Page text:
Playing upon news genre conventions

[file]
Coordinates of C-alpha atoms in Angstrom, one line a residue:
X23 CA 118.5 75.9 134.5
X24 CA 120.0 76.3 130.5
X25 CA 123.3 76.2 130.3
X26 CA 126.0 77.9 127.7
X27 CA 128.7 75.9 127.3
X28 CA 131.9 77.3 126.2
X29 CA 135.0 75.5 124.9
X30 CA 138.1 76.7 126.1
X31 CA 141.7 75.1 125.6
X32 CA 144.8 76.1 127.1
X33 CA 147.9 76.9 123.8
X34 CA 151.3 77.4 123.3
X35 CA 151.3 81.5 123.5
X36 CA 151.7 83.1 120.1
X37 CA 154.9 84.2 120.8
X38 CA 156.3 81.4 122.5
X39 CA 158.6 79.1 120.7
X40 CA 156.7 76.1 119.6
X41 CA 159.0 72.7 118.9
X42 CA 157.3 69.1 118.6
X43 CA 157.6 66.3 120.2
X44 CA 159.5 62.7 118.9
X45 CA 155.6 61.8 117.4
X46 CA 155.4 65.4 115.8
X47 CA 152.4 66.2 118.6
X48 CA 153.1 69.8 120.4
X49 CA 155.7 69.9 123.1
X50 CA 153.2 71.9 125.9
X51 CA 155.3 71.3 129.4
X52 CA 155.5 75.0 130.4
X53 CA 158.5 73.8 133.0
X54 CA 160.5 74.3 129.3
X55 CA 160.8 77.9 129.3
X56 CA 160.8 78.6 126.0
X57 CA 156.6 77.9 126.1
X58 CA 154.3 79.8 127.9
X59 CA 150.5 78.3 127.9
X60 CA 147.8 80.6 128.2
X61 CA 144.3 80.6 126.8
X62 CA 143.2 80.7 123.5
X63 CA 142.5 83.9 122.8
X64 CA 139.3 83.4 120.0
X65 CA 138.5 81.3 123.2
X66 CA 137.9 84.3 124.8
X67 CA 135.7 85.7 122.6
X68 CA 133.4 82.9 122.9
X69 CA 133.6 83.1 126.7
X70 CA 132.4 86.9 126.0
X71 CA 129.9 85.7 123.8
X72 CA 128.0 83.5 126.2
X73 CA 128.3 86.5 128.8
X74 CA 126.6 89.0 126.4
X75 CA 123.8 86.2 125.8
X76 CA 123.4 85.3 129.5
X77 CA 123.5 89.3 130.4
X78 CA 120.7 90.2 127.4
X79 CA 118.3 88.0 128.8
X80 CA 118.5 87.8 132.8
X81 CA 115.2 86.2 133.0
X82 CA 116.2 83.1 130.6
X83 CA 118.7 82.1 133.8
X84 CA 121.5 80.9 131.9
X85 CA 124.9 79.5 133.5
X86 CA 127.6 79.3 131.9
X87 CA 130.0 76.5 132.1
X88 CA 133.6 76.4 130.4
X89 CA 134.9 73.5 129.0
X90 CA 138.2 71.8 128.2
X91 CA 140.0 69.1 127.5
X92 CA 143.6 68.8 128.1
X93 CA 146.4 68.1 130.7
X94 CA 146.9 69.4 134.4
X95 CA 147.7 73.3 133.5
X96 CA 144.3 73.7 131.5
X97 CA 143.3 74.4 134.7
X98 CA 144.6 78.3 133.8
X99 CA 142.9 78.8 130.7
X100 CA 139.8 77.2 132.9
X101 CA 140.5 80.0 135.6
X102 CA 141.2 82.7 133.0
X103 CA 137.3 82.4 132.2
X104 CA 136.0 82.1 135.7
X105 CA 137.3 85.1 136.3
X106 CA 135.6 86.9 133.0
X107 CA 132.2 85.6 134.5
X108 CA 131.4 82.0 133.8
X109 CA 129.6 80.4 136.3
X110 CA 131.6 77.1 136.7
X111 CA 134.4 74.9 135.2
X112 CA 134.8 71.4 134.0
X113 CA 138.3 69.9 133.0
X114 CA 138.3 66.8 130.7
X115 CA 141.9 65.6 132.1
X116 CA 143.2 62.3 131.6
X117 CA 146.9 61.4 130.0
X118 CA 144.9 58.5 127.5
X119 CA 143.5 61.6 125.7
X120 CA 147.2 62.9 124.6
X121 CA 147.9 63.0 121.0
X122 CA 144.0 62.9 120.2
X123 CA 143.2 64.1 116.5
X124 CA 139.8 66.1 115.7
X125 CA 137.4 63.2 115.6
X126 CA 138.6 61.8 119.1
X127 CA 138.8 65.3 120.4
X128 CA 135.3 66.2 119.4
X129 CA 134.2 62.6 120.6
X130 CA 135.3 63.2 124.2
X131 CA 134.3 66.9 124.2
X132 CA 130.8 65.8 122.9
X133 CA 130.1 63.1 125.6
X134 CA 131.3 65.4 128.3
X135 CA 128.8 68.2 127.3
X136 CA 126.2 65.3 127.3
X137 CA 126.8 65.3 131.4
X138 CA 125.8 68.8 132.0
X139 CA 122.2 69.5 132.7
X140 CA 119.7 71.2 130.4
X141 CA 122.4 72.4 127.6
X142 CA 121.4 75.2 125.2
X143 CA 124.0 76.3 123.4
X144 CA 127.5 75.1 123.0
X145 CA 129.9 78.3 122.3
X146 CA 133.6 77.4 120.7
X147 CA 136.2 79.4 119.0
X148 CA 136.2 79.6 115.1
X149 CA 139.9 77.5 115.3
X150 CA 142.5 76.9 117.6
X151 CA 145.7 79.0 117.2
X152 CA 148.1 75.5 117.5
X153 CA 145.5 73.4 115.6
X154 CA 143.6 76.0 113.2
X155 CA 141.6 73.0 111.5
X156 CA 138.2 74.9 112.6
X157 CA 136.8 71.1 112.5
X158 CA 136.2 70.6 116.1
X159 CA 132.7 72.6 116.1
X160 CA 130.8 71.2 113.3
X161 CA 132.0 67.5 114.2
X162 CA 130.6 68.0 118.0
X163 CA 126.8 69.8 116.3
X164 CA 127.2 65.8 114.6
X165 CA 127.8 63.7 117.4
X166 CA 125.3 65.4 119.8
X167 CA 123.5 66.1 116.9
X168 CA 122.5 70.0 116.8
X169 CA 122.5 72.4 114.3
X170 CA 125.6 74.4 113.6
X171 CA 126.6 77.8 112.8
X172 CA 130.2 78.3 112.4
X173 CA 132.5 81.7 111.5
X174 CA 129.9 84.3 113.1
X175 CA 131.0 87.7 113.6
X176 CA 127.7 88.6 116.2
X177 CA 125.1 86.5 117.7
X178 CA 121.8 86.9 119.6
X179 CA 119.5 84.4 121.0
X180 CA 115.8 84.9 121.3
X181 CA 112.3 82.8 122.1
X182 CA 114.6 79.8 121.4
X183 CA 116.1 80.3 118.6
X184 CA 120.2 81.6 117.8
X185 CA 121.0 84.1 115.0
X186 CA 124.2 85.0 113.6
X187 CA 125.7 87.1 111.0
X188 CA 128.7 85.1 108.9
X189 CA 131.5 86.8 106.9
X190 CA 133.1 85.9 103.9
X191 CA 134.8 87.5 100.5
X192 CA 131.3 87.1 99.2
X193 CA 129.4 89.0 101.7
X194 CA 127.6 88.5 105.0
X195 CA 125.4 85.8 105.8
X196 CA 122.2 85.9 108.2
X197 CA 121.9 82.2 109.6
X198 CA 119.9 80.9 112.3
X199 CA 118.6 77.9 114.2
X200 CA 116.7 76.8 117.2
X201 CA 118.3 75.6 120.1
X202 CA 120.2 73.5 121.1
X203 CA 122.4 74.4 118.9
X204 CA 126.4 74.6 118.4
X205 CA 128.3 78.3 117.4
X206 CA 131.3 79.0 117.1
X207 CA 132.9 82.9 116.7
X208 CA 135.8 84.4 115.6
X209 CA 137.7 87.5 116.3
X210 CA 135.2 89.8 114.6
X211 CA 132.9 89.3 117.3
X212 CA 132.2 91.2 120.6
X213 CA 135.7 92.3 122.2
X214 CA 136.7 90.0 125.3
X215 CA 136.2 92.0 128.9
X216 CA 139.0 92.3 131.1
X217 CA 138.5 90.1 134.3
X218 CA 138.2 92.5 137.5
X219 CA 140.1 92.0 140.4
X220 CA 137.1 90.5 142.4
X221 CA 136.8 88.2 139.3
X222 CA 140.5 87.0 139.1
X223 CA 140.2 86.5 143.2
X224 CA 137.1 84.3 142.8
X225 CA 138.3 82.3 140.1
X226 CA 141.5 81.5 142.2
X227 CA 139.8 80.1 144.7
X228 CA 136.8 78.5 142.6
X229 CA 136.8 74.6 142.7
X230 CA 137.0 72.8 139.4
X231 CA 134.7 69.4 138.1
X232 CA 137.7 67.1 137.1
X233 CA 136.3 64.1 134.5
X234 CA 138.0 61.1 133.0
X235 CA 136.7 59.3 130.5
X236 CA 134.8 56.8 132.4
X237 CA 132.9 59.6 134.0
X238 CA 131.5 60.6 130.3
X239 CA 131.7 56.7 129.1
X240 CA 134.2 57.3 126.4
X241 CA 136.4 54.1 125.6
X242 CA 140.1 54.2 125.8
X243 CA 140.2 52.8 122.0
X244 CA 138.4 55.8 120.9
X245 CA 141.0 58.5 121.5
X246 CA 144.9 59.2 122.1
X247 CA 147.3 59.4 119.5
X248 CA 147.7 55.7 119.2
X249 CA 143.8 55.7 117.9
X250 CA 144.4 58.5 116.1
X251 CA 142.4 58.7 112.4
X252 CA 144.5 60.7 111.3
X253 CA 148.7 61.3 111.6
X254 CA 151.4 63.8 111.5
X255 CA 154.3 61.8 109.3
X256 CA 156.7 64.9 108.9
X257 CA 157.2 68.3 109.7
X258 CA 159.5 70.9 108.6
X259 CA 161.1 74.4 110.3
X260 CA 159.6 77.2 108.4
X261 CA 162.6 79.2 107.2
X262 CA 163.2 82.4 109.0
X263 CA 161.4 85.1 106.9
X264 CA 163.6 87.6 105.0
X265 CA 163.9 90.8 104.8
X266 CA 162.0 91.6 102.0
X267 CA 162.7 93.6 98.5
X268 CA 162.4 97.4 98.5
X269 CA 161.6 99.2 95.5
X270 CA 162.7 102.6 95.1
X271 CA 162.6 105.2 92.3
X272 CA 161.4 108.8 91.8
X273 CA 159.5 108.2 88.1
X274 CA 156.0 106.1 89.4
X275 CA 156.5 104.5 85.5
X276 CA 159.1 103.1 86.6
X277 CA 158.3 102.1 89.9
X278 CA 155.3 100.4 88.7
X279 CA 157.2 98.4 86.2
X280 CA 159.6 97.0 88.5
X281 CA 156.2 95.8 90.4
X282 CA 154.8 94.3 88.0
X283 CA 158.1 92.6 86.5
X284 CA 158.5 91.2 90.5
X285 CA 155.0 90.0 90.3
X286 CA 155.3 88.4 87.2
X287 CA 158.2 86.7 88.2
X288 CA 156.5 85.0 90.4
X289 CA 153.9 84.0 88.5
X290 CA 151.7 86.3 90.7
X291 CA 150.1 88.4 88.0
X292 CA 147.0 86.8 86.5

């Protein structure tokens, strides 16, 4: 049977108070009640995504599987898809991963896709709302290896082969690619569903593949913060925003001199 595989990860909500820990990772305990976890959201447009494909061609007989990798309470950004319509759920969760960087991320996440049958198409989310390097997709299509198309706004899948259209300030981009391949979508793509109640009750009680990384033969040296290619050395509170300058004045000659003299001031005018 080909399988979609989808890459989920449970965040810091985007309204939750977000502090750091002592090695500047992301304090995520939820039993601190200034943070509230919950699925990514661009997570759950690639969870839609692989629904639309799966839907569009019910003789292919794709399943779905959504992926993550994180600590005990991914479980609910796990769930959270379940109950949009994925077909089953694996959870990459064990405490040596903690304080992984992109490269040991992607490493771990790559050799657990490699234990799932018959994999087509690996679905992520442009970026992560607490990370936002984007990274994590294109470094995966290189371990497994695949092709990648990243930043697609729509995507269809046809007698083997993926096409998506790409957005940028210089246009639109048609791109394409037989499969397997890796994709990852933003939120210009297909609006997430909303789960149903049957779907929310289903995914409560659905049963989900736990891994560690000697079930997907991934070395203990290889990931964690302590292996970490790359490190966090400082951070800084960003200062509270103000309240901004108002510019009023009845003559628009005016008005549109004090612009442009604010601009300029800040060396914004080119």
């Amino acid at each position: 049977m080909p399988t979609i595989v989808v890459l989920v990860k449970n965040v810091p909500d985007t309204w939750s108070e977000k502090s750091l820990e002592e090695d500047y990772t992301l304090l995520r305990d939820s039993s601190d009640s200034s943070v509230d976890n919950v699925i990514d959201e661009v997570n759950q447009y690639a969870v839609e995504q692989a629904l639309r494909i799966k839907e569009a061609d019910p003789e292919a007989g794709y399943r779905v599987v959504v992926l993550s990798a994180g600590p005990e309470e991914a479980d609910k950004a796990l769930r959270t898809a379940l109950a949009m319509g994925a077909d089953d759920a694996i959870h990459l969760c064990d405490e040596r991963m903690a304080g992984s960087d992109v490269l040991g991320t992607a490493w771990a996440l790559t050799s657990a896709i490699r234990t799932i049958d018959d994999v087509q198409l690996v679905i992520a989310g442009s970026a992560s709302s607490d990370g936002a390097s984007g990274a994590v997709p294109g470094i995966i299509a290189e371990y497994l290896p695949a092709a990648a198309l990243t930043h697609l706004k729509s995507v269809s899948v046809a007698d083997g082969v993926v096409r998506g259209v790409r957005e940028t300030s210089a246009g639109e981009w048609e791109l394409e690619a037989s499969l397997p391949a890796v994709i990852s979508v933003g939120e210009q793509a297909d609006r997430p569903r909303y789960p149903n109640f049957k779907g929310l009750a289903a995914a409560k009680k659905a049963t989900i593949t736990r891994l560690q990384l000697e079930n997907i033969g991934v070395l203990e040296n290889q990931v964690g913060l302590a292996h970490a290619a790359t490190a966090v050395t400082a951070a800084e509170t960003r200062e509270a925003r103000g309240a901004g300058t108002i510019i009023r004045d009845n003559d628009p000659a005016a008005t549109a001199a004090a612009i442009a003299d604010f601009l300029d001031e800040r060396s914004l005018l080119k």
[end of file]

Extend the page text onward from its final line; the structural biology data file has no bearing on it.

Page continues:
Mark Twain’s famous hoax articles, such as “Petrified Man” (1862) and “ABloody Massacre near Carson” (1863), are forerunners of a genre – news satire –which blends together social criticism, humour and intentional deception.Unlike the present-day fake news press, represented e.g. by the British satiricalmagazine Private Eye or the American spoof newspaper The Onion, mostof these inaugural forms were not based on actual events. Instead, they createdentirely imaginary situations so as to feed the readers’ thirst for shockingsensations while satirising their manias. Interestingly, Twain’s made-up storiespropagated massively due to the readers’ credulity. This paper aims at examiningthis particular facet of the great American writer’s production, in particular thelinguistic and discursive strategies he uses in mixing fact and fiction, in playingwith frames of reference and in exploiting the readers’ interpretive expectations.For this purpose, a Model of News Satire is applied to a corpus of spoofnews articles by Twain in order to test the occurrence of three components –the intertextual, the critical, and the comic. In particular, the model offers ananalysis of the structure and style of the texts, of the butts they target, and of thescript oppositions they trigger, the overall combination of which amounts to aspecific textual genre: that of news satire.